When physicians are away from the hospital, whether on vacation or sick time, their patients are cared for by substitute doctors from outside the hospital called “locum tenens”.
In a study published in JAMA, Ruth L. Newhouse associate professor of health care policy Anupam B. Jena, MD, PhD, with colleagues, found that there is no significant difference in 30-day mortality rates in patients treated by locum tenens.
Of the 1.8 million Medicare admissions between 2009-2014 that were studied, 2% were cared for by locum tenens. There was not a significant change in mortality rates after 30 days of hospital discharge between patients cared for by their own physicians or locum tenens. However, patients treated by locum tenens did see slightly higher costs and longer hospitalizations.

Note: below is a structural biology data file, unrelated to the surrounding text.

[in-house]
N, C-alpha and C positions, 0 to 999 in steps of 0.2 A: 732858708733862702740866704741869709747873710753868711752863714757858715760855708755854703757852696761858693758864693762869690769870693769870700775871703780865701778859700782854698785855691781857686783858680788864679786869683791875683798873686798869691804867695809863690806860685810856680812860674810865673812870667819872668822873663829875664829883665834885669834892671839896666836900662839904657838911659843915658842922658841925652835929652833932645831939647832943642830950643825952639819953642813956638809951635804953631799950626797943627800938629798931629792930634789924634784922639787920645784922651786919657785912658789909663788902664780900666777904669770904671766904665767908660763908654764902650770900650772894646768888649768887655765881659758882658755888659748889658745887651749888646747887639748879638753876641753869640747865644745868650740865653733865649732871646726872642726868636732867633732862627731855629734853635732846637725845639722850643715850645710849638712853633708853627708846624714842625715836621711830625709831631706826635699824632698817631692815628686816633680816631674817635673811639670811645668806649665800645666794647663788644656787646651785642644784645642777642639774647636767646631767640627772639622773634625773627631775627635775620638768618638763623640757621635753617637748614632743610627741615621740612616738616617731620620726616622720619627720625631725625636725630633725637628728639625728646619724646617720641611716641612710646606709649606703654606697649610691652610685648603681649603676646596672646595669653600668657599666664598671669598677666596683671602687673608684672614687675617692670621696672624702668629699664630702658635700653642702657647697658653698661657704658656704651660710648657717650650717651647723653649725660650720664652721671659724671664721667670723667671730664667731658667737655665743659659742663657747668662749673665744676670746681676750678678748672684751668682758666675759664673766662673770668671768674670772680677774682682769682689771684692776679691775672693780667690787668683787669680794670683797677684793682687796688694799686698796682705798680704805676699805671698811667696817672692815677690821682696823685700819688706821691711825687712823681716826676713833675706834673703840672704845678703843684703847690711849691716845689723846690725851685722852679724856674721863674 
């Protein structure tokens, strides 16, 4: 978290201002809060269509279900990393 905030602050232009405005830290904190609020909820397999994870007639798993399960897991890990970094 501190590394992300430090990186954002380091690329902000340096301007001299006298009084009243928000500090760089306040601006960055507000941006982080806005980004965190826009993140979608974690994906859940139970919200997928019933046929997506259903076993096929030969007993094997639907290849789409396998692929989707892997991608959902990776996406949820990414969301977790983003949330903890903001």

The study shows that in hospitals that utilized locum tenens, patients treated by locum tenens had had higher overall patient mortality rates. The authors hypothesize this may be due to geographical remoteness of these hospitals, as well as limited financial and system resources to hire high-quality locums doctors and onboard them effectively.
This study can be viewed on the JAMA website.